Wilkie Collins Though he won’t admit it in plain words, I happen to know that Rosamond has persuaded him to make this his last cruise. The Dead Secret by Wilkie Collins [1857]

I have not been quite myself for the last few weeks, I admit — a touch of low fever, I think; but there is not the slightest occasion for fear on your part. Run to Earth by Mary Elizabeth Braddon [1868]

Therefore, without distinct evidence in each case, I am unwilling to admit that this has been effected in natural species. The Descent of Man by Charles Darwin

Elizabeth Gaskell You admit the existence of the supernatural by the condemnation of this very crime of witchcraft. Lois the Witch by Elizabeth Gaskell [1859]

But I admit to having a nasty jar when I saw the three things all exactly alike. Many Dimensions by Charles Williams [1931]

John Morley We, who are fortunately not committed by the exigencies of patriotism to close our eyes to either half of the facts, may with facile impartiality admit both halves. Voltaire by John Morley

Robert Green Ingersoll And all the ministers they say in private, admit that they do not believe it, not quite. What shall we do to be Saved? by Robert Green Ingersoll

I admit that twice two makes four is an excellent thing, but if we are to give everything its due, twice two makes five is sometimes a very charming thing too. Notes from Underground by Fyodor Dostoyevsky

I am bound to admit that my own researches go to show that the occurrences in question are at least extra-natural. A Second Coming by Richard Marsh [1900]

But you’ll admit it’s horribly awkward. The Thirty-Nine Steps by John Buchan [1915]

Even his grandmother was fain to admit that Maulevrier was improved, and that Mr. Hammond’s influence upon him must be exercised for good and not for evil. Phantom Fortune by Mary Elizabeth Braddon [1883]

Anthony Trollope And unless you will promise to drop the matter, I must — to protect myself — desire my servants not to admit you into the house again. The Claverings by Anthony Trollope

I’ll admit that I have a strong natural aversion for belief in the supernatural. Claimed! by Francis Stevens

H. G. Wells He would sometimes admit quite damaging things, and then apologize. Star-Begotten by H. G. Wells [1937]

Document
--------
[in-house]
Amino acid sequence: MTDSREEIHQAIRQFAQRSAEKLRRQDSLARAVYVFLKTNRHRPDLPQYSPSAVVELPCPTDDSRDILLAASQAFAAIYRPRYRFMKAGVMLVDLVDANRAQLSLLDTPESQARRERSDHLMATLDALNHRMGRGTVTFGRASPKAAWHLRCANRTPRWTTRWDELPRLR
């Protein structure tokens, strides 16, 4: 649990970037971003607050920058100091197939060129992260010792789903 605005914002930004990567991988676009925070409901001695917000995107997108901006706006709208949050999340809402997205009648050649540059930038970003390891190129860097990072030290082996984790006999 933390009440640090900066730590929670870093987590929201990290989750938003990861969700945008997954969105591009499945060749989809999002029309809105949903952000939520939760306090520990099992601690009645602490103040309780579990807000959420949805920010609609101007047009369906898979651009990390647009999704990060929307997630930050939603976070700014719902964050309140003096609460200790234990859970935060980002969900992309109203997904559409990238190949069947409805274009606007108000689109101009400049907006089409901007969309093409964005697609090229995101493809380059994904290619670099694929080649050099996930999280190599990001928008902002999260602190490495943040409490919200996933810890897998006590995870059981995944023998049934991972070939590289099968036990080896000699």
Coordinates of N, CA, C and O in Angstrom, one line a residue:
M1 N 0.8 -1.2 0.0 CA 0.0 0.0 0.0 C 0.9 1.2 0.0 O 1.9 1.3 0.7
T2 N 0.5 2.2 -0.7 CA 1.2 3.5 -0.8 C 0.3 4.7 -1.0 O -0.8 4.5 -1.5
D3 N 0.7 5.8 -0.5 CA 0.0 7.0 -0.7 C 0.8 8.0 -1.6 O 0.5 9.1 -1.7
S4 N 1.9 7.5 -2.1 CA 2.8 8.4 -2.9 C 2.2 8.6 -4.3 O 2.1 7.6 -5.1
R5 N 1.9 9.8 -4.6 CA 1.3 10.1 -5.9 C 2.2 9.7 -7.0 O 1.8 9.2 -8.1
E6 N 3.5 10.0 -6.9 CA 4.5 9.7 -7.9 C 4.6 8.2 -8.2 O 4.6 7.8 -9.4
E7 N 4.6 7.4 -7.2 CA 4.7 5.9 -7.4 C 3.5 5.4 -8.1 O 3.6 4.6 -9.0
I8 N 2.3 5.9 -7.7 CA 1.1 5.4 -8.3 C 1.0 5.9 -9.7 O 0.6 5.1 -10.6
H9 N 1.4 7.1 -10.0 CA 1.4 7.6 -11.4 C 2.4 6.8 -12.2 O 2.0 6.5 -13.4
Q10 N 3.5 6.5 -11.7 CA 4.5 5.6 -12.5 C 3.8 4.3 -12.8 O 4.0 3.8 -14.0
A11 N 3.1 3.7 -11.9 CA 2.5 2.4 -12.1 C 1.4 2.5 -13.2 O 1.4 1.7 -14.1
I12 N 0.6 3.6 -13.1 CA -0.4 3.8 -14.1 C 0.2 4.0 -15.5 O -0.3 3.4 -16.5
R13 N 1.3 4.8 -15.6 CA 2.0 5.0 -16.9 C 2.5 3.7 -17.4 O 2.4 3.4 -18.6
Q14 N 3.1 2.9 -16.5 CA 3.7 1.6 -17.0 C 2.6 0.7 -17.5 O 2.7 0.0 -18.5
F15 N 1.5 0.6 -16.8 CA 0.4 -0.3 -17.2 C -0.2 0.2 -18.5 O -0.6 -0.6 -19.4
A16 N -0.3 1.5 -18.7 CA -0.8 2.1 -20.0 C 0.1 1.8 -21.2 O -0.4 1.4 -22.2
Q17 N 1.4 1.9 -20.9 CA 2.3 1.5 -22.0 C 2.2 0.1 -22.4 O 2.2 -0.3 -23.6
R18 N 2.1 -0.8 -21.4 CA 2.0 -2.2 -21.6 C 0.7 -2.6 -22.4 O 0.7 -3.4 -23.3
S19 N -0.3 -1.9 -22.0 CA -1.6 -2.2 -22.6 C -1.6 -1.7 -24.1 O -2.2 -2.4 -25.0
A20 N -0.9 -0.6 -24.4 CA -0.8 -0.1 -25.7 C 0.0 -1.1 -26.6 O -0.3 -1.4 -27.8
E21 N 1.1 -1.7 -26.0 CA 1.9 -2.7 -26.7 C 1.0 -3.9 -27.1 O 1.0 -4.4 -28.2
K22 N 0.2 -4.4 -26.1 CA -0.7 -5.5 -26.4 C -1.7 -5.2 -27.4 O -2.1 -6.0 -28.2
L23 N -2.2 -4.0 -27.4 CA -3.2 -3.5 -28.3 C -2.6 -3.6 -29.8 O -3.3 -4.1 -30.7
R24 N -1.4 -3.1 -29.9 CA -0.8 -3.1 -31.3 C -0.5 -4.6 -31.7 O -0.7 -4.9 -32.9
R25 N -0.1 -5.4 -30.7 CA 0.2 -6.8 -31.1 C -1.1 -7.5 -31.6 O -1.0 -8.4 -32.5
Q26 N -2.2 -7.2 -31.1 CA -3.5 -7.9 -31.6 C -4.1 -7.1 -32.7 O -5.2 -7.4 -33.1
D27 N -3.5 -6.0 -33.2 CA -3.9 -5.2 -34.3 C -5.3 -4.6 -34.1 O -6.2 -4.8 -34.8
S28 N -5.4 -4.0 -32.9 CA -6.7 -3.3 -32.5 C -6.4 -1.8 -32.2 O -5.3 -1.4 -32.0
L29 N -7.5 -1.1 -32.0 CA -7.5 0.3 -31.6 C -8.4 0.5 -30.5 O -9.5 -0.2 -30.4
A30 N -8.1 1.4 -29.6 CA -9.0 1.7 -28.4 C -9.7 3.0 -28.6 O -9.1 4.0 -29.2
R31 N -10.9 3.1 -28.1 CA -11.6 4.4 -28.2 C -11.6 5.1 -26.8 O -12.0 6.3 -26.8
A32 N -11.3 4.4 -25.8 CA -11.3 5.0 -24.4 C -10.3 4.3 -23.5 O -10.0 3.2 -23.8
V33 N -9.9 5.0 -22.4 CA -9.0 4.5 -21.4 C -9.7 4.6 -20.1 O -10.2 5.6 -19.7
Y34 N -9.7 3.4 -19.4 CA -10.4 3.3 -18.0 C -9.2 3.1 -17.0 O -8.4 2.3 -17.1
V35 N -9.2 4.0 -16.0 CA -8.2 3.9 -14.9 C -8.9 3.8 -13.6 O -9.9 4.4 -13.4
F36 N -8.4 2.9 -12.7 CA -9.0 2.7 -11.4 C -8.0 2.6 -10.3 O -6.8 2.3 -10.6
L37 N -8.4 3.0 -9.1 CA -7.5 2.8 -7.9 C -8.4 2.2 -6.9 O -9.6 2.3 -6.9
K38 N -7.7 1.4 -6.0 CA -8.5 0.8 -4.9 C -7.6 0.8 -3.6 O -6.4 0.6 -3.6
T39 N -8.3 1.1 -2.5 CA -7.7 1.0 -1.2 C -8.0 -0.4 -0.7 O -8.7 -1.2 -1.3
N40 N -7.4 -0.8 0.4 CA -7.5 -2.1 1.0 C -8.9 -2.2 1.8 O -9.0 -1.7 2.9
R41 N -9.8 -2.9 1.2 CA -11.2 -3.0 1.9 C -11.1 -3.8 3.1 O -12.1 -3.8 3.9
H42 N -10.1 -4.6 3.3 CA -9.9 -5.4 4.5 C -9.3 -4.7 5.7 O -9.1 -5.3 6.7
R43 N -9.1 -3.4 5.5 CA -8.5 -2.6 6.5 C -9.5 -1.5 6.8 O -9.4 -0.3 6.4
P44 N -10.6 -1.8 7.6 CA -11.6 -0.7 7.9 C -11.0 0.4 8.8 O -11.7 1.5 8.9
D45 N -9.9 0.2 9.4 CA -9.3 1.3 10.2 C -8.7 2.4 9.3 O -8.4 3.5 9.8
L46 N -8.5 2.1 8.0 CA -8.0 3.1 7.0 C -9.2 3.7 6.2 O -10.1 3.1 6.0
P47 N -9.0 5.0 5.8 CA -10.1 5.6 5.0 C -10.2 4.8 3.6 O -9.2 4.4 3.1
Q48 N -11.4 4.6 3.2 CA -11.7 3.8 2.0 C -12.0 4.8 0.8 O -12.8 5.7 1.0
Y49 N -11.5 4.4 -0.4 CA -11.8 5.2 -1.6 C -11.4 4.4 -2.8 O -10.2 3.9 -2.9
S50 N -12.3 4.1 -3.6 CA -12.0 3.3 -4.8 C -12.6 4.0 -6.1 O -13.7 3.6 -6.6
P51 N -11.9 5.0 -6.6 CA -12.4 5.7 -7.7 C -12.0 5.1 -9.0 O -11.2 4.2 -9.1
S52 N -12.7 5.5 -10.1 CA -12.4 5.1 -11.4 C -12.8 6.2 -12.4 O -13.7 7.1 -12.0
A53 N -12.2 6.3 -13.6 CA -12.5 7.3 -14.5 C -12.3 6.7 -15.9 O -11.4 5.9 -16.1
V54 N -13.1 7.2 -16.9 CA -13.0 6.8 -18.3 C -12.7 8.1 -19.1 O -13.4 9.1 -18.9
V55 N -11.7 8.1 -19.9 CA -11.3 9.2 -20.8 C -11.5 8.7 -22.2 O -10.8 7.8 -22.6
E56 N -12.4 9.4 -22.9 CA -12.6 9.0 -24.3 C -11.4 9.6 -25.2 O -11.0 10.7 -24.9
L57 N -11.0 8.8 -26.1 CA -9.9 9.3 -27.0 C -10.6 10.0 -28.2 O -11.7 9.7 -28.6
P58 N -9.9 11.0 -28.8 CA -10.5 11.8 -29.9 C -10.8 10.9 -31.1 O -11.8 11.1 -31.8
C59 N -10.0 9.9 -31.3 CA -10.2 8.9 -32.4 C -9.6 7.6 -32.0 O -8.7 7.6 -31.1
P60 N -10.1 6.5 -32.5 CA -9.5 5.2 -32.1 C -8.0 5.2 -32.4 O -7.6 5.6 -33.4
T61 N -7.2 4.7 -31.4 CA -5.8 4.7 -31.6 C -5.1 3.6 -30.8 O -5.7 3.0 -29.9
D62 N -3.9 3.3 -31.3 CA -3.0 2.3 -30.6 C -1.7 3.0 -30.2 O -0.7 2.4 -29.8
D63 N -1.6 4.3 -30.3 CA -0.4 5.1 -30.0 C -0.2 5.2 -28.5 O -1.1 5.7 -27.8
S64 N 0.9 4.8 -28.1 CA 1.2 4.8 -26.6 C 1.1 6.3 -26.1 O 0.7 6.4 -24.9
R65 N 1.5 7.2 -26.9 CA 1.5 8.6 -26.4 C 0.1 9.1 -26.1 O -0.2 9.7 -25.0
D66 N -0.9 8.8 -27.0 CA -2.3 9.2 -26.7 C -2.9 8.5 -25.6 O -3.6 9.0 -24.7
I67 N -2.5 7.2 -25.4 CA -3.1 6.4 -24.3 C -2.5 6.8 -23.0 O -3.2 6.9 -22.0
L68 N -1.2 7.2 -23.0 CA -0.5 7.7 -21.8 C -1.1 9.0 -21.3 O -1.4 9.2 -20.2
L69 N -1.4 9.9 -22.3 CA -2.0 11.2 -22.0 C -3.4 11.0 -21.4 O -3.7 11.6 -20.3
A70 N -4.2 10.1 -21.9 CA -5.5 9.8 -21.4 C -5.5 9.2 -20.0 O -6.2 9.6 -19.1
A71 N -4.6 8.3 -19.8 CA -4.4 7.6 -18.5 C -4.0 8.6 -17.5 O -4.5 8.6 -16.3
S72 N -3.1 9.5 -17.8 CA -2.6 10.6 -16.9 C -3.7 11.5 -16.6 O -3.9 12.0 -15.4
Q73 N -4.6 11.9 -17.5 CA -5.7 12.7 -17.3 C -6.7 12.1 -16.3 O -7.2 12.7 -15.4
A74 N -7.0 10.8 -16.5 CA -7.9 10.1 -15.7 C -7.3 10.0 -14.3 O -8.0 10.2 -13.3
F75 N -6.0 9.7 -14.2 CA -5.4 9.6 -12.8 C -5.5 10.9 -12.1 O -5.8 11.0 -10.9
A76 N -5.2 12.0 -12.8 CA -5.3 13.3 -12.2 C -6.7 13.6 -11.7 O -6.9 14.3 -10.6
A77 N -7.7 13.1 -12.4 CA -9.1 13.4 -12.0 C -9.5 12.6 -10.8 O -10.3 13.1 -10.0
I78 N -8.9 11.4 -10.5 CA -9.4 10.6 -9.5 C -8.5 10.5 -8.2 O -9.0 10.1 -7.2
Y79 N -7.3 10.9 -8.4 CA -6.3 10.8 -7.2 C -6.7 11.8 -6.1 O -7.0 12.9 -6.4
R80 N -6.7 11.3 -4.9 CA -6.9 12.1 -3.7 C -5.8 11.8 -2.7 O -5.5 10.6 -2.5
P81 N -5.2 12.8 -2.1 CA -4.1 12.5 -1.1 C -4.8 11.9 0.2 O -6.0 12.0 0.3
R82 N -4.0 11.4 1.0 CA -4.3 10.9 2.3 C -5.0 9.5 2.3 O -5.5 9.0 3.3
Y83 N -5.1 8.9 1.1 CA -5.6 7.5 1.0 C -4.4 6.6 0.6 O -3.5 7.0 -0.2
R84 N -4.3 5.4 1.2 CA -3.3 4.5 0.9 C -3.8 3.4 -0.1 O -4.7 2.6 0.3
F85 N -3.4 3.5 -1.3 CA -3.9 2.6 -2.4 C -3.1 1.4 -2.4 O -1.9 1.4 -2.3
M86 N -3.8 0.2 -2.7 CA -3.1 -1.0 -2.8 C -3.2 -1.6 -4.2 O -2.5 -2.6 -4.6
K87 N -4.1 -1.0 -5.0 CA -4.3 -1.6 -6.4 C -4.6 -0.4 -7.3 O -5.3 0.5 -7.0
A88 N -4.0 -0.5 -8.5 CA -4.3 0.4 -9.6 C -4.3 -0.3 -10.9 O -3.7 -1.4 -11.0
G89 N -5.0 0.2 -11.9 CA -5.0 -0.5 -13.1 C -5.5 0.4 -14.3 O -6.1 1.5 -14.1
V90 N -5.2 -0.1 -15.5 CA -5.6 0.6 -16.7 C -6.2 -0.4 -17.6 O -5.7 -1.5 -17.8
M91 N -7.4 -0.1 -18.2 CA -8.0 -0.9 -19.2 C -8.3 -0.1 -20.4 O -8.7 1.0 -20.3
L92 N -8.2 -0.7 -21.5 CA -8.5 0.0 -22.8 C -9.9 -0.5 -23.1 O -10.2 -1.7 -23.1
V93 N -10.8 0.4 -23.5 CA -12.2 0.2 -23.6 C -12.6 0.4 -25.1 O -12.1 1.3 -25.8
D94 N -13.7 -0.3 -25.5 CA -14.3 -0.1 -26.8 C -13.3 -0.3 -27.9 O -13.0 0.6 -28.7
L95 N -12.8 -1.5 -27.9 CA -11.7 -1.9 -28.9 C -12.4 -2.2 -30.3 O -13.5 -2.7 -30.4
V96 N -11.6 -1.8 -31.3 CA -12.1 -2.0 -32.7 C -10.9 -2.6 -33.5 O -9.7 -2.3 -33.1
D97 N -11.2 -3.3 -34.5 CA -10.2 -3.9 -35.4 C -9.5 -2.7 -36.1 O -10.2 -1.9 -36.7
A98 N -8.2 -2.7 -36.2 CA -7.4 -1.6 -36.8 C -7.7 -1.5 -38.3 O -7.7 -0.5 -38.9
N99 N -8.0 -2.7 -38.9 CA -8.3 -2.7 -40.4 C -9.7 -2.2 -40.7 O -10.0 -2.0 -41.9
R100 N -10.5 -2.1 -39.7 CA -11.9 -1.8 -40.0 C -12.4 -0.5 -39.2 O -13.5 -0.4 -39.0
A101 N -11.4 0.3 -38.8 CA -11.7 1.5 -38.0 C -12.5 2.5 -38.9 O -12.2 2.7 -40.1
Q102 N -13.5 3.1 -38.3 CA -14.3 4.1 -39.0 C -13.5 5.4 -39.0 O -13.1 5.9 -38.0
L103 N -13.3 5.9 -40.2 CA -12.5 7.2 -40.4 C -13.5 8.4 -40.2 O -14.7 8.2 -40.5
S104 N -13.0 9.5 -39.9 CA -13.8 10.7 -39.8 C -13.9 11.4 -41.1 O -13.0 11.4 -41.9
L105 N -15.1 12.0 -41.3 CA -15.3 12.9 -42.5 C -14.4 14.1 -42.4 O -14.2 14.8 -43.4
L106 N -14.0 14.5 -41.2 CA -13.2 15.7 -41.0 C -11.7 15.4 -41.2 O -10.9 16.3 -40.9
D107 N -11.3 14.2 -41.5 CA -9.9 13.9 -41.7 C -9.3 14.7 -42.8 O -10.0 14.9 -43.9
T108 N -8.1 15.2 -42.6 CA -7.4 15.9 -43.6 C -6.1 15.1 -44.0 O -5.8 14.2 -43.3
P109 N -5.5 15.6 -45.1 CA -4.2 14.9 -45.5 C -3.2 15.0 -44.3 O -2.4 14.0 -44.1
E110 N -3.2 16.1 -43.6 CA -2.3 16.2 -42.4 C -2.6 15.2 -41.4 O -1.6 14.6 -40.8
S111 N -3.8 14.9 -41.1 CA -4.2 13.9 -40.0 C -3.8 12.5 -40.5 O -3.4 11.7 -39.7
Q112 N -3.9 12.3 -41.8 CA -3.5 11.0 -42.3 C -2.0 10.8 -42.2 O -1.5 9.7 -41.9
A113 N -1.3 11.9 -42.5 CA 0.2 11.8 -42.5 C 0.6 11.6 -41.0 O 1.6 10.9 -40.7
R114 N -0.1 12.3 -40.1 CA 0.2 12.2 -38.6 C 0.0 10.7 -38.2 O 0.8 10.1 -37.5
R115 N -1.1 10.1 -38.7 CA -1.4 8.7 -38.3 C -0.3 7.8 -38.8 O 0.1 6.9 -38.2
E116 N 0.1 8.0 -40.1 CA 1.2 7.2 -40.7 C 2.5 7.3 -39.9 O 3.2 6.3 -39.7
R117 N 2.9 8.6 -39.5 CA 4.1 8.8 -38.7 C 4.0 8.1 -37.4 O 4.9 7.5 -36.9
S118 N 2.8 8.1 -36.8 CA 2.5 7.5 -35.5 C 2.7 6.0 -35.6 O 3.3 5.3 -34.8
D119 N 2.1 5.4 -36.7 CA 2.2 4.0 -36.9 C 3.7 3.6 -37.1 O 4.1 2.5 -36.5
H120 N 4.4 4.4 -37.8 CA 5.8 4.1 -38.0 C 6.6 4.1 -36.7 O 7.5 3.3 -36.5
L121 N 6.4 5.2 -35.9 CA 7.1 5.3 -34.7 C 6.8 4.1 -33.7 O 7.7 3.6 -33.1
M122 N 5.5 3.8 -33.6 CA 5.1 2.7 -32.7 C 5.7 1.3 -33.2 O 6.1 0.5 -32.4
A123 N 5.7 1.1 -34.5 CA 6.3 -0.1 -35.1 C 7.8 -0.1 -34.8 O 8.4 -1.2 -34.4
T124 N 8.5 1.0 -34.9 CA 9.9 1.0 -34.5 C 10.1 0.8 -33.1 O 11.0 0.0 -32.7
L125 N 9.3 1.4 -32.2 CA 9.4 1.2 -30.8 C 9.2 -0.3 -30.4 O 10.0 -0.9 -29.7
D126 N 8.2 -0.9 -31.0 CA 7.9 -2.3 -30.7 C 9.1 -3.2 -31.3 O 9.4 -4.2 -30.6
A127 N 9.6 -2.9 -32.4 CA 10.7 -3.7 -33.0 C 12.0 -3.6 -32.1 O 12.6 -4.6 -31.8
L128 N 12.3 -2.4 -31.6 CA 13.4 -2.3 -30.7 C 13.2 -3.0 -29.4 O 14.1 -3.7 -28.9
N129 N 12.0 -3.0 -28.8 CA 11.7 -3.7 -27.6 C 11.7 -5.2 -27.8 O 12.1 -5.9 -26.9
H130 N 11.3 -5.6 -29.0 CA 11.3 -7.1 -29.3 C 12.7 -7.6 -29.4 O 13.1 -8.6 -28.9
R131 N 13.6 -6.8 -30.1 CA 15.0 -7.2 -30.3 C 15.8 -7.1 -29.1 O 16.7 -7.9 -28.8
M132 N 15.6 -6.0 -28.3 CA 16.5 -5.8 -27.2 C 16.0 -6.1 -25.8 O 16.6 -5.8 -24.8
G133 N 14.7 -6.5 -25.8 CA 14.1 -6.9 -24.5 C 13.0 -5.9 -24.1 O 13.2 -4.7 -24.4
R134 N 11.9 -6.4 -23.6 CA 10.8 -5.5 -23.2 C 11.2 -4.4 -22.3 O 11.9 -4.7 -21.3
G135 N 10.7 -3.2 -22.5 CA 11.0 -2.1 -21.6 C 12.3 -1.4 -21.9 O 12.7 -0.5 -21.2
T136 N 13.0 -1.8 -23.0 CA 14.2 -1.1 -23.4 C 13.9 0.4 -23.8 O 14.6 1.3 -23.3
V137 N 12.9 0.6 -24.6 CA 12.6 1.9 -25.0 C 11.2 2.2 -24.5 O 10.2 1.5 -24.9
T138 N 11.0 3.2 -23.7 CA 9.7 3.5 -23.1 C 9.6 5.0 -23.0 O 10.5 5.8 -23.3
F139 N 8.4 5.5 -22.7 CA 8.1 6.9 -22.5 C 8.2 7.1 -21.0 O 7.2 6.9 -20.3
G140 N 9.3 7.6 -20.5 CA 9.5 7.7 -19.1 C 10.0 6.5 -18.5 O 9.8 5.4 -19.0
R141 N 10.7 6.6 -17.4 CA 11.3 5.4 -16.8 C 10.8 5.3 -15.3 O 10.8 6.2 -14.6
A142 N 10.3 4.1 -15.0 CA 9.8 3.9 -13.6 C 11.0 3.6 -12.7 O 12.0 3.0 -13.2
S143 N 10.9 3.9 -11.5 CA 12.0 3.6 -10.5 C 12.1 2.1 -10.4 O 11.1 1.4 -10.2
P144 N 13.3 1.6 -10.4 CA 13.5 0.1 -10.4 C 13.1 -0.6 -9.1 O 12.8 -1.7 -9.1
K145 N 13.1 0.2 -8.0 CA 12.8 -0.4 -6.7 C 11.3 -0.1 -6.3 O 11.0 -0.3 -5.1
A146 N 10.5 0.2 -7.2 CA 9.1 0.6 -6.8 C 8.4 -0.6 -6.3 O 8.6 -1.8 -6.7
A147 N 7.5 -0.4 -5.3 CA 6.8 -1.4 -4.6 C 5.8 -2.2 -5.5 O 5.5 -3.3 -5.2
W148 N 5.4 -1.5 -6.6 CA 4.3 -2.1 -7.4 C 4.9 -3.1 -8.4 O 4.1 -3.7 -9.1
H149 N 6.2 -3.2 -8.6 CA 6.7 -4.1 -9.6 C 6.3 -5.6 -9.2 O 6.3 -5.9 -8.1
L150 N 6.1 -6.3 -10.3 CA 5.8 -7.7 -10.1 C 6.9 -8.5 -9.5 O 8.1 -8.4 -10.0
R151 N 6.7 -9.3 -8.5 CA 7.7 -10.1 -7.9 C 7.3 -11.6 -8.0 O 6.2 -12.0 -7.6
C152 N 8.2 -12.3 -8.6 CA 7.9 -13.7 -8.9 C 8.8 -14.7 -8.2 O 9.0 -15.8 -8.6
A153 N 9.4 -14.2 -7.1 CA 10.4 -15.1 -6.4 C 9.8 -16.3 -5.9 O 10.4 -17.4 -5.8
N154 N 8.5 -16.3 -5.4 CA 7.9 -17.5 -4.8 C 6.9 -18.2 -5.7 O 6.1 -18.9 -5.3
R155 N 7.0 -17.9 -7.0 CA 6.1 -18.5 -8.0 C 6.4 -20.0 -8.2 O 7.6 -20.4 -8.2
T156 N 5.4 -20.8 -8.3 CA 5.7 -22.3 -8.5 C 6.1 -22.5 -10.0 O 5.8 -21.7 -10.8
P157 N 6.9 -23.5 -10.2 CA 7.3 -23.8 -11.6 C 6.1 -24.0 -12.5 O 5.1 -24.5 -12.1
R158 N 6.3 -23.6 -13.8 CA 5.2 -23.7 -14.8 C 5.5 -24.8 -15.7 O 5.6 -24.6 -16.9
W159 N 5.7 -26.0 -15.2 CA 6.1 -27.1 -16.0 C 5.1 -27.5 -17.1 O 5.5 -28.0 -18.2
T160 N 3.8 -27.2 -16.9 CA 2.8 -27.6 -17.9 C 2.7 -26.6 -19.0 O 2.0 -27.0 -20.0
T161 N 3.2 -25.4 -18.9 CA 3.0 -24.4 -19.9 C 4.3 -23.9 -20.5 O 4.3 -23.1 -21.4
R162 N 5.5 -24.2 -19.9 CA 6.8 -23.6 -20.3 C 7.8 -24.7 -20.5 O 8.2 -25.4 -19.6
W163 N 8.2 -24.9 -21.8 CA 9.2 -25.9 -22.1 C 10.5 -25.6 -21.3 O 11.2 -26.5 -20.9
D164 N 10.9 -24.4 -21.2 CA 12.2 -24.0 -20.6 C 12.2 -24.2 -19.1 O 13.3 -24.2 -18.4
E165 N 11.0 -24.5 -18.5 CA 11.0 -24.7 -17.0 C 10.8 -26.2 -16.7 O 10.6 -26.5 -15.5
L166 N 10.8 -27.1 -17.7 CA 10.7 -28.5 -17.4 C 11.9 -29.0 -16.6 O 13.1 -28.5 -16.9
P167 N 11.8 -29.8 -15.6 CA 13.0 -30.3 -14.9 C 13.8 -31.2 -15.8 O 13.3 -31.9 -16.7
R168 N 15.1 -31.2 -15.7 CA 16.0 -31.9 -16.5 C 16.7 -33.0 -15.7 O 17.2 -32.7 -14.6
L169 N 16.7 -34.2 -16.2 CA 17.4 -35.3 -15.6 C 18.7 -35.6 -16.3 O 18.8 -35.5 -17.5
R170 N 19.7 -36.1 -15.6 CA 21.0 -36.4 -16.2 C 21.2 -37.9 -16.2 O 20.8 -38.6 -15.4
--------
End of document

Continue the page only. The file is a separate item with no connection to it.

Besides, it wouldn’t have looked too good to those Russians to admit Hitler had been hiding for so long among us here. The House with the High Wall by Arthur Gask [1948]

I don’t know whether everyone would admit this, and it is a fact that some people seem unaware of being influenced by their inner life, or even of having any inner. New Words by George Orwell

John Lewis Burckhard They are of sufficient breadth to admit four or five persons to walk abreast, and they are elevated about nine inches above the ground. Travels in Arabia by John Lewis Burckhard

Henry James Let me admit it — I AM selfish. The Golden Bowl by Henry James [1904]

I put the jug on the banister and hastened to admit him myself. Wuthering Heights by Emily Bronte [1847]

Arnold Bennett Honesty made him admit that it was puerile to affect disdain of an individuality so powerful and so mysterious. These Twain by Arnold Bennett [1916]

Henry James The foreign observer whom I took for granted in beginning to sketch this scene would have had to admit that the rigid English family had after all a capacity for emotion. The Tragic Muse by Henry James [1890]

Nicholas did not admit the flawlessness of the reasoning; he felt perfectly capable of being in disgrace and in a gooseberry garden at the same moment. Beasts and Super-Beasts by Saki

D. H. Lawrence Even, she was sure, Sir Clifford was inwardly absolutely aware of it, only he wouldn’t admit it to himself. Lady Chatterley’s Lover by D. H. Lawrence

Nathaniel Hawthorne As the sacred edifice was too much thronged to admit another auditor, she took up her position close beside the scaffold of the pillory. The Scarlet Letter by Nathaniel Hawthorne [1850]